What’s the holdup?
The FAA’s draft rules for small UAS conducting non-recreational operations were released in February. The FAA rules define small drones as weighing less than 55 pounds, flying under 500 feet and under 100 mph. The FAA will issue final rules at a later date. Here’s what we know:
- • Operators can fly drones only during daylight hours
- • Operators are responsible for avoiding collisions with manned aircraft
- • Drones must remain in operator’s line of sight
- • Operators must stay out of airport flight paths and restricted spaces
- • Waivers will be issued for companies currently operating under an exemption
Exemption? There is a loophole? The FAA can approve commercial applications falling under Section 333 of the FAA Modernization and Reform Act of 2012. Section 333 authorization permits commercial flying of drones under tight parameters, including operating at less than 200 feet and keeping a certain distance from airports. Approval rates for these applications have been notoriously low due to the FAA’s tiny staff and strict procedures.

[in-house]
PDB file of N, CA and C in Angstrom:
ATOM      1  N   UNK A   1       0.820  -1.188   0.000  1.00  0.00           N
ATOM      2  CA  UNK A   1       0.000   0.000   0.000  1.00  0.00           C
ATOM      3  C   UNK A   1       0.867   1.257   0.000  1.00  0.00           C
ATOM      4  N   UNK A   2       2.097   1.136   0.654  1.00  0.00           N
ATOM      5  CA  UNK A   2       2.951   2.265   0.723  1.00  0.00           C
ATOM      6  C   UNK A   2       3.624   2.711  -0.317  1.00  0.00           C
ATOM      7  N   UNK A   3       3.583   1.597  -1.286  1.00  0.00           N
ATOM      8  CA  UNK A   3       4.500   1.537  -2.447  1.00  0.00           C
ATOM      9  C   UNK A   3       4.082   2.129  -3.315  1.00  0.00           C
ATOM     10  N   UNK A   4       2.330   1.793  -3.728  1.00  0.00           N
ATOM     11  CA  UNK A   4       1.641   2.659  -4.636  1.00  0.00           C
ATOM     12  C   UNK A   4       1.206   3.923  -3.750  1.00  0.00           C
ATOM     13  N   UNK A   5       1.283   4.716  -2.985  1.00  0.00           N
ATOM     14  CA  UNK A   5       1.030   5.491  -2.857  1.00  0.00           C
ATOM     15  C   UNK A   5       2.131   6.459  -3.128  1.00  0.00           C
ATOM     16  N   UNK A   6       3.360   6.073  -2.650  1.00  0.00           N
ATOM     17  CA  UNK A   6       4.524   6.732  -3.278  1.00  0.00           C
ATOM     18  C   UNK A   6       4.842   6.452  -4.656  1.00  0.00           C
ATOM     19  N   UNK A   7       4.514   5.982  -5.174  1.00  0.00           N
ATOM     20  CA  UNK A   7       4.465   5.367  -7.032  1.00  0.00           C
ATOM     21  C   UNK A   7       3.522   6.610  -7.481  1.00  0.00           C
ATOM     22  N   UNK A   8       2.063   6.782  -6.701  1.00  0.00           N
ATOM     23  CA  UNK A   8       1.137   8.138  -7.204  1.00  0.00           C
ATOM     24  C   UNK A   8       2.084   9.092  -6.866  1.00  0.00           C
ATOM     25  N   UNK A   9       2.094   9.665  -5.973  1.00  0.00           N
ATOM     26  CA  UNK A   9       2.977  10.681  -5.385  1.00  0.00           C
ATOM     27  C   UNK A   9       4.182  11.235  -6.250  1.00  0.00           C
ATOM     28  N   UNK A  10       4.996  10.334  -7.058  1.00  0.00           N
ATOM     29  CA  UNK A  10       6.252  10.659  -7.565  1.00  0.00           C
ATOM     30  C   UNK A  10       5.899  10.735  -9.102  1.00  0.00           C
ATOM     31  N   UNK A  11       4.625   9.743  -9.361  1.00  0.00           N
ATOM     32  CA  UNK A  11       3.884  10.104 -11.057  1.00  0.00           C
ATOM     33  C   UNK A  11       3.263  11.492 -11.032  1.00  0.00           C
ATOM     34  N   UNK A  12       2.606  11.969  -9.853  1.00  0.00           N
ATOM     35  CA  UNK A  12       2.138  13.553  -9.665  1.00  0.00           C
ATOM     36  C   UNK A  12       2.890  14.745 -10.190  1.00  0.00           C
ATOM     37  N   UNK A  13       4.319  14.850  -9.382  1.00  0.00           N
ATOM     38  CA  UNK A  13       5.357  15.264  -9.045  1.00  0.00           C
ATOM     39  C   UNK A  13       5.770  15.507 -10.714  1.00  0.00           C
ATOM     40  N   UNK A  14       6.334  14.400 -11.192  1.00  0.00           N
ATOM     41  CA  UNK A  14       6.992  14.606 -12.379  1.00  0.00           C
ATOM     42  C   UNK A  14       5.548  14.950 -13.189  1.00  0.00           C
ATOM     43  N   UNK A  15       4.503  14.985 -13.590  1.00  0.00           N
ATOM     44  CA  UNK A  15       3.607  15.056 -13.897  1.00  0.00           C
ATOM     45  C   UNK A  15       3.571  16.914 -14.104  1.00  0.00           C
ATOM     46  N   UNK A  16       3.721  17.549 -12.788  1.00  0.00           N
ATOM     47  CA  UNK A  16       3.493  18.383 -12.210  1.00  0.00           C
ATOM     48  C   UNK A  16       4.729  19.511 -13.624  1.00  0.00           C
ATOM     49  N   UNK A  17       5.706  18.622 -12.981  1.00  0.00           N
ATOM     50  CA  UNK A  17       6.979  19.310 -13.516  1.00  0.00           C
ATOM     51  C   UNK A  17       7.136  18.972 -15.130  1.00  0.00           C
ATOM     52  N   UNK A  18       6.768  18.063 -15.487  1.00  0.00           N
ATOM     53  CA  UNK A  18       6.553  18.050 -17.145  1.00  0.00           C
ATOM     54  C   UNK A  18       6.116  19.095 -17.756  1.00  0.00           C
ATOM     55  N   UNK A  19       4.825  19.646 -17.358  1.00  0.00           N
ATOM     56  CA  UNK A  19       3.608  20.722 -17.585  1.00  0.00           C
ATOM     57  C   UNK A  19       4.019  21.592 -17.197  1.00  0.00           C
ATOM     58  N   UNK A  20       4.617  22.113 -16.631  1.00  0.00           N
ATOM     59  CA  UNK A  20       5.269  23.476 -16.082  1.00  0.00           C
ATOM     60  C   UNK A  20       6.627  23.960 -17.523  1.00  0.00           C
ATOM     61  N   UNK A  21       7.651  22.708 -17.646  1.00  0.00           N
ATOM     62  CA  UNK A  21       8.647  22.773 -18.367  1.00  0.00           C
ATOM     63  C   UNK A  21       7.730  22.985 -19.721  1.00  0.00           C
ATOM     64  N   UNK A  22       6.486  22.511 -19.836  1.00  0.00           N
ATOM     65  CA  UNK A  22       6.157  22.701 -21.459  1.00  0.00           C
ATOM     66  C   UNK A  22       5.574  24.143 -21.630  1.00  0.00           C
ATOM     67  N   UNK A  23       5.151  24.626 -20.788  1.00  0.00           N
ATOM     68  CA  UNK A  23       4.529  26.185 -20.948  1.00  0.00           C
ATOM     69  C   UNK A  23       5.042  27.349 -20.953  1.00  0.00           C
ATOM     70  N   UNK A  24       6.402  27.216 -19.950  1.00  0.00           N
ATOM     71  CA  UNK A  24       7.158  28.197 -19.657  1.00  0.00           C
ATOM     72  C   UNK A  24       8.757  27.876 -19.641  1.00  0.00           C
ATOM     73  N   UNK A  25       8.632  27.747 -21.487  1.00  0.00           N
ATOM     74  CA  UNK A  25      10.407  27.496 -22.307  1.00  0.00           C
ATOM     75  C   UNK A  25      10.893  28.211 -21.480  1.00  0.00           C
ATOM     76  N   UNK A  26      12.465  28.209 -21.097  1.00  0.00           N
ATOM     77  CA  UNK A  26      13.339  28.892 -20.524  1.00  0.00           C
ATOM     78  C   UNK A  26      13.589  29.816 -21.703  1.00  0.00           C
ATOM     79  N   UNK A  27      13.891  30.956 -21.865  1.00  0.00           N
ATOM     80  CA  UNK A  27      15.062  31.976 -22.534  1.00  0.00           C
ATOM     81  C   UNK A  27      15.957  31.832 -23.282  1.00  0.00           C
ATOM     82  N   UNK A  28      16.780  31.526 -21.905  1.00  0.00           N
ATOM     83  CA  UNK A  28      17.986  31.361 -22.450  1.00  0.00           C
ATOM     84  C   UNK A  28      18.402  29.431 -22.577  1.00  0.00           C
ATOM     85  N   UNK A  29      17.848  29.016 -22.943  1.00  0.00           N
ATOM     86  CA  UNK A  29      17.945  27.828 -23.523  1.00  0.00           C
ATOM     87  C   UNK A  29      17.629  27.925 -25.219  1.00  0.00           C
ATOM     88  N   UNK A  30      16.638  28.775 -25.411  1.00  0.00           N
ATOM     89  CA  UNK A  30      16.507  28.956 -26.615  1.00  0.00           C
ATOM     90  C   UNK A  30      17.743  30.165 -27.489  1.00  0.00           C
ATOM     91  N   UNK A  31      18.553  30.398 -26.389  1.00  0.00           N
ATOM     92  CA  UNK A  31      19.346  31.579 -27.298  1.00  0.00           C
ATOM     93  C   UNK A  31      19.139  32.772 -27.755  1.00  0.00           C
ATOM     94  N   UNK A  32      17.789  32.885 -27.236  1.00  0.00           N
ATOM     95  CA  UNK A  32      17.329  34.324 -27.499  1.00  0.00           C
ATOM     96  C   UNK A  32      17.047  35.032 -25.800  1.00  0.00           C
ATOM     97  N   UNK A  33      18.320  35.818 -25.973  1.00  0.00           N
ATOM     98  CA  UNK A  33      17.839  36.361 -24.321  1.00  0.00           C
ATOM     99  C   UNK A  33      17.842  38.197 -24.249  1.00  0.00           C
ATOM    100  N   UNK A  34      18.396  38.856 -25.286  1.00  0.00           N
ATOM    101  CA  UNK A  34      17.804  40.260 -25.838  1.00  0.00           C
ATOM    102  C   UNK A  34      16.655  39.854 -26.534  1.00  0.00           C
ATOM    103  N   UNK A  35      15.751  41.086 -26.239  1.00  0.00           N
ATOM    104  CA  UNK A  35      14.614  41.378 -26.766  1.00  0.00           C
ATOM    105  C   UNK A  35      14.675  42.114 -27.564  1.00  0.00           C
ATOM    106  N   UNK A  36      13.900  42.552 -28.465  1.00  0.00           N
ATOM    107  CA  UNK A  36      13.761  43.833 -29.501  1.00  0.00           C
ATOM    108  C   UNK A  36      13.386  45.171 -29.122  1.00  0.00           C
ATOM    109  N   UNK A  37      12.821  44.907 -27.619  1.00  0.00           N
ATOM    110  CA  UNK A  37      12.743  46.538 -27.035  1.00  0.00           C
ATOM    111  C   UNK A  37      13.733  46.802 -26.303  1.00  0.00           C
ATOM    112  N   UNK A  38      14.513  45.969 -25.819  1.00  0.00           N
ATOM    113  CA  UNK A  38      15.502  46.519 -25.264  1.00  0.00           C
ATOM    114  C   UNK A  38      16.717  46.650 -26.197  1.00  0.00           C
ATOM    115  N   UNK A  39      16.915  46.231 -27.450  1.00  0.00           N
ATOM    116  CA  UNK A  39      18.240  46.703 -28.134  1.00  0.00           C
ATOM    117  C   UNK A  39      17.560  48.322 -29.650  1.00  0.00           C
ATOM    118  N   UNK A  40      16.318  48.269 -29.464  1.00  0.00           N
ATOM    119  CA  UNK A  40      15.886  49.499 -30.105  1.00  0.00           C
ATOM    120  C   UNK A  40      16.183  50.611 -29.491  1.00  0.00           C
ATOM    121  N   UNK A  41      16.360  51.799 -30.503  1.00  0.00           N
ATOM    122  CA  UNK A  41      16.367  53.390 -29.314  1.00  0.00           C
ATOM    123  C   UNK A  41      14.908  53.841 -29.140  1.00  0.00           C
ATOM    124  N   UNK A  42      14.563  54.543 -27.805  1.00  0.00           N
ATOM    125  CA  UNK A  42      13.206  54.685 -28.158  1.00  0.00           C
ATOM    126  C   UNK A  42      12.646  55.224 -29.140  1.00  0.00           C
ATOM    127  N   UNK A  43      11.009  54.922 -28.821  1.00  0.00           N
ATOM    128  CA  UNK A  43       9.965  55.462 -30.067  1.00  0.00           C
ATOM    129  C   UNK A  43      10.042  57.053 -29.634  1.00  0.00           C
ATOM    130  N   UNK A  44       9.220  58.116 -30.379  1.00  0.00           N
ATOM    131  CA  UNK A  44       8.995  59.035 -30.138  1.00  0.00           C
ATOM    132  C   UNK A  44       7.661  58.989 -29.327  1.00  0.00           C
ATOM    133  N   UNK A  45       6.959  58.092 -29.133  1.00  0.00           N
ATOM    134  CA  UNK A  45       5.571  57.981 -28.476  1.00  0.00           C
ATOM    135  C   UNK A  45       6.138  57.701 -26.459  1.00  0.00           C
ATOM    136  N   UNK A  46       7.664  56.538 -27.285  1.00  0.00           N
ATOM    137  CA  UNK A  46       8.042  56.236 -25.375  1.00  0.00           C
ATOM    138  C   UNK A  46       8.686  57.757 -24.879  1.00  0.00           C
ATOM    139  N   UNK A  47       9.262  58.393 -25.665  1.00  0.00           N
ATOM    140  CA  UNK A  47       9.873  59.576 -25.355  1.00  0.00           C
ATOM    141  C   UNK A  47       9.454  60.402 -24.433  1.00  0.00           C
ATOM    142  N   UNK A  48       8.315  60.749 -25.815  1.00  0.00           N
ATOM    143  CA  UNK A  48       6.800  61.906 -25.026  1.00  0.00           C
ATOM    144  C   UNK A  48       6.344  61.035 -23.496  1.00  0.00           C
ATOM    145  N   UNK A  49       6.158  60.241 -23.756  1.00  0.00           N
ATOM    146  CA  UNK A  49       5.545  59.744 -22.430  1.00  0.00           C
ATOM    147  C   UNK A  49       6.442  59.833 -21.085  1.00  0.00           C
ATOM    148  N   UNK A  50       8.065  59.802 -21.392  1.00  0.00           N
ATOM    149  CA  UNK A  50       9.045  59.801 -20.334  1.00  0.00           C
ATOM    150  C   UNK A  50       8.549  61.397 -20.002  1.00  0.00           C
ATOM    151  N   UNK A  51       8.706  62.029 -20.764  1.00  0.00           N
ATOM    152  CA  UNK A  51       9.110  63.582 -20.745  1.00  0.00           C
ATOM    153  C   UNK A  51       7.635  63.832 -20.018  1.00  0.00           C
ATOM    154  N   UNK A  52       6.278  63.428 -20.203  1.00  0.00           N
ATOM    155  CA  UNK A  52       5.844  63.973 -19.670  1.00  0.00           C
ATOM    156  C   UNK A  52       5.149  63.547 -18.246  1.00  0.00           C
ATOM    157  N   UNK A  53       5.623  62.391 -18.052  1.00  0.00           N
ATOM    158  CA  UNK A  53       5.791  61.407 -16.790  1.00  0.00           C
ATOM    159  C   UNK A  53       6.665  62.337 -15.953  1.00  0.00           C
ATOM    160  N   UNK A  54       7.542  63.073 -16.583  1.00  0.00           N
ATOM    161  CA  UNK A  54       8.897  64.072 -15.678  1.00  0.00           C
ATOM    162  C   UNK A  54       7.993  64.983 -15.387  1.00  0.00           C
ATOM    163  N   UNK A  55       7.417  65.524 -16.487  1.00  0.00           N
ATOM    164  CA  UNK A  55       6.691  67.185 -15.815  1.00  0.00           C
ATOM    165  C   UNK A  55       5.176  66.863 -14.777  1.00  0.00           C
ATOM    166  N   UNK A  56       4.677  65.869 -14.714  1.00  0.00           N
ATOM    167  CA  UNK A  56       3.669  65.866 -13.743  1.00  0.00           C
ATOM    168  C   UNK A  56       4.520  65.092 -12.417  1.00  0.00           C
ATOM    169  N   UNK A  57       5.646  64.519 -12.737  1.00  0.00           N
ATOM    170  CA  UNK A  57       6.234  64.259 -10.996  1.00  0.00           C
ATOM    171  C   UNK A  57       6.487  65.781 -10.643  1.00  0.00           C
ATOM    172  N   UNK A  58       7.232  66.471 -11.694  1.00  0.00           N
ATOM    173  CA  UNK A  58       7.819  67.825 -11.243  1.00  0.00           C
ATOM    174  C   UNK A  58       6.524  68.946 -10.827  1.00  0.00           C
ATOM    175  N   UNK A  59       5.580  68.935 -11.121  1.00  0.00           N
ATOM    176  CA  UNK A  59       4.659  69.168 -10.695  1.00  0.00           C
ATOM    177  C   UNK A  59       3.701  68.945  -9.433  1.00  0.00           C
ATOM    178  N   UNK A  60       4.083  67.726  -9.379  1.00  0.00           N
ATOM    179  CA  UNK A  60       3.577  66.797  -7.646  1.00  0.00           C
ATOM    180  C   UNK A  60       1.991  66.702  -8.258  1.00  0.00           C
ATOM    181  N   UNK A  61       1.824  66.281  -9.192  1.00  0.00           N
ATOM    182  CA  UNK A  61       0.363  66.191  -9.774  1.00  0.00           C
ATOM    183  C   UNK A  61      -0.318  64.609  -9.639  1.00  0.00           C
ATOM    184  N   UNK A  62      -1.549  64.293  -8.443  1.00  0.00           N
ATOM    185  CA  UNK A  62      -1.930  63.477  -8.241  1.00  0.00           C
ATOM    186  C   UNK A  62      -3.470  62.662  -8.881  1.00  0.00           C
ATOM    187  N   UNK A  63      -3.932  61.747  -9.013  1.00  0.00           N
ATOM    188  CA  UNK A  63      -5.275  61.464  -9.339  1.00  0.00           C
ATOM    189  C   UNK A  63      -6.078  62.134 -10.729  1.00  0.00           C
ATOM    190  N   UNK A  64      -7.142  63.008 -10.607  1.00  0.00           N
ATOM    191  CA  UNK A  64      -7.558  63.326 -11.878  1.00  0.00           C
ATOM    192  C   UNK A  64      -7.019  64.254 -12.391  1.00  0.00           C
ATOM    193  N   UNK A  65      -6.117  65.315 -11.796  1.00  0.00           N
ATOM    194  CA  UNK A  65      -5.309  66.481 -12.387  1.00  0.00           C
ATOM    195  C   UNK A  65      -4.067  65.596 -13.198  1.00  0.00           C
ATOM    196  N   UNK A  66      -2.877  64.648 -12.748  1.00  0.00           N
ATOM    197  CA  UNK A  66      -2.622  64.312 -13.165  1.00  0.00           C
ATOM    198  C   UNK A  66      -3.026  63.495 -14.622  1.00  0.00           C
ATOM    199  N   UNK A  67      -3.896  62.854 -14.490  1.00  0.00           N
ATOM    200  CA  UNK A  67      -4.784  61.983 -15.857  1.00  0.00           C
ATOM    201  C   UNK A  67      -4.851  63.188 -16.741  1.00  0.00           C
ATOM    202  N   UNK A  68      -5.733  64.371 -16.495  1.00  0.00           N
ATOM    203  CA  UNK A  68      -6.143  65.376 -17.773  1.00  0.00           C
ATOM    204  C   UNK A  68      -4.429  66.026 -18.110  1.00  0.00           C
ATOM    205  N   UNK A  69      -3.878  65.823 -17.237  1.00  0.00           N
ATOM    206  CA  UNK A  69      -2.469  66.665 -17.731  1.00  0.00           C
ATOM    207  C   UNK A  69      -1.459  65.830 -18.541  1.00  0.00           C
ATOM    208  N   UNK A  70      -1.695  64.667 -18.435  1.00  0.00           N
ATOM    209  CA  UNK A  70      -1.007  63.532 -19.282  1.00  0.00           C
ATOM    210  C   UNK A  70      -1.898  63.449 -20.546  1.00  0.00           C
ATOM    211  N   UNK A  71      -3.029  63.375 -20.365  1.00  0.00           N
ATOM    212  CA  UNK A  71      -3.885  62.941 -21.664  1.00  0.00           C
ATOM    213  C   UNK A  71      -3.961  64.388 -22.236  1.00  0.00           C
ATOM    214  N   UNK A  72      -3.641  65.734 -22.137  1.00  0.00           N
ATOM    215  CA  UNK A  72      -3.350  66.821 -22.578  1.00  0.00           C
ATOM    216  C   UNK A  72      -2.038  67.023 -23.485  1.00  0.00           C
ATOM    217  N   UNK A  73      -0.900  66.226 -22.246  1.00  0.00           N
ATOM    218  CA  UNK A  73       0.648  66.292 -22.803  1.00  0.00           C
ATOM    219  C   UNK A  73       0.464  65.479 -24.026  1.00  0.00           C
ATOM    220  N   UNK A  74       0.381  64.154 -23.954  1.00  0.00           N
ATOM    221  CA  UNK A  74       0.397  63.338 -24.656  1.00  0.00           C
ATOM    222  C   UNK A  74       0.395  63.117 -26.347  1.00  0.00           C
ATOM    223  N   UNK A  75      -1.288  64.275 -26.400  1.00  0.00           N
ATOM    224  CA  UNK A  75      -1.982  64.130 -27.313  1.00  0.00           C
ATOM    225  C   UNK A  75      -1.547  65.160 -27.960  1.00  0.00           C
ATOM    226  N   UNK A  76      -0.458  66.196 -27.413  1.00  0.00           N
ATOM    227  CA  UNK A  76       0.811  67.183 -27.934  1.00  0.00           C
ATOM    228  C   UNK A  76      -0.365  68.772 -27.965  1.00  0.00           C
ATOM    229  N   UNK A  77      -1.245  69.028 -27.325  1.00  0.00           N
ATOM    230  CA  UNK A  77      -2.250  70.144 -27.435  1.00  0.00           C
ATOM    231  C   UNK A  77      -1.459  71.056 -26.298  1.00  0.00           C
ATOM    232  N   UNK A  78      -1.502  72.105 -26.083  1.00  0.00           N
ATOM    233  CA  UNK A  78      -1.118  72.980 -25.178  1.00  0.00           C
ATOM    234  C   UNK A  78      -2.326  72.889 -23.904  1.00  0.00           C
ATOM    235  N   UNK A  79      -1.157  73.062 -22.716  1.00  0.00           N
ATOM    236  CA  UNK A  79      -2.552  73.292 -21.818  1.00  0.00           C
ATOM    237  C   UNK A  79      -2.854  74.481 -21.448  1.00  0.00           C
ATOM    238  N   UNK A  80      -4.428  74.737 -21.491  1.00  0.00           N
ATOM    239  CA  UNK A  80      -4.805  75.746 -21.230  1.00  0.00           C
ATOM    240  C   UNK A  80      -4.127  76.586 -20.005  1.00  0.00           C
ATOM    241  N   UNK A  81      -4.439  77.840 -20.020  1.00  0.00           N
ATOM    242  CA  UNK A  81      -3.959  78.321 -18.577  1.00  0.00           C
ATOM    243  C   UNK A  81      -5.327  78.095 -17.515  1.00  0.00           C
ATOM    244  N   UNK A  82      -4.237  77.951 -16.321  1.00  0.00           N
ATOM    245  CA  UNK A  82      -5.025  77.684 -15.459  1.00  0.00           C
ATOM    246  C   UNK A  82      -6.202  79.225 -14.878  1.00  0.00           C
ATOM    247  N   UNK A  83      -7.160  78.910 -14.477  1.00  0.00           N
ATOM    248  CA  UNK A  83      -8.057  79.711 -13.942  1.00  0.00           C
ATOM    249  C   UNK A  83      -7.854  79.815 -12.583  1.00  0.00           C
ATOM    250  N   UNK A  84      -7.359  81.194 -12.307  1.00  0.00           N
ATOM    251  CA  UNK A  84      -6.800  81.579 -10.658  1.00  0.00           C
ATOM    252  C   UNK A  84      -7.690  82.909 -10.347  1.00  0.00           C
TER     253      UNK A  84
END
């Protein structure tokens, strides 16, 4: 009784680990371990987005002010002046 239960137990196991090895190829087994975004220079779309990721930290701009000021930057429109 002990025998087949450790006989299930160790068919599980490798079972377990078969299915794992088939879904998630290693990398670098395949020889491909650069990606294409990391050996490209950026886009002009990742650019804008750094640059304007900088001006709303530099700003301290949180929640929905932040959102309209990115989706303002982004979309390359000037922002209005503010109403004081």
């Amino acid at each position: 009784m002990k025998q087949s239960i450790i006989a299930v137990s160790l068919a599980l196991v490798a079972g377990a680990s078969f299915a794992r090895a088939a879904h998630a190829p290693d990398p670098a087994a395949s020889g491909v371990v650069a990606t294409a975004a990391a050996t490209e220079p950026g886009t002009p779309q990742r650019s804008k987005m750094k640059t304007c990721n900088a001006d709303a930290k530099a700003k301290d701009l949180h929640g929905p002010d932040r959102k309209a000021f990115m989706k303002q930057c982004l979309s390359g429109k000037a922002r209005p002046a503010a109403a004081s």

Think before you fly
Getting back to the draft rules, privacy and safety are the main issues. Many fear commercial drones are simply another surveillance technology, or a disaster waiting to happen. In fact, a 2014 AP poll concluded only 21 percent of Americans support drones for commercial use.
Drones also raise a host of legal questions for commercial operators:
Do trespassing rules apply? How can aerial footage be used? Are drones an invasion of privacy? Will commercial operators carry insurance? Who is liable if a drone crashes into a plane, or injures someone on the ground? Meanwhile, drone technology is outrunning the FAA rules and commercial interests are pressuring regulators to act now before the economic window of opportunity closes.
A ready-made market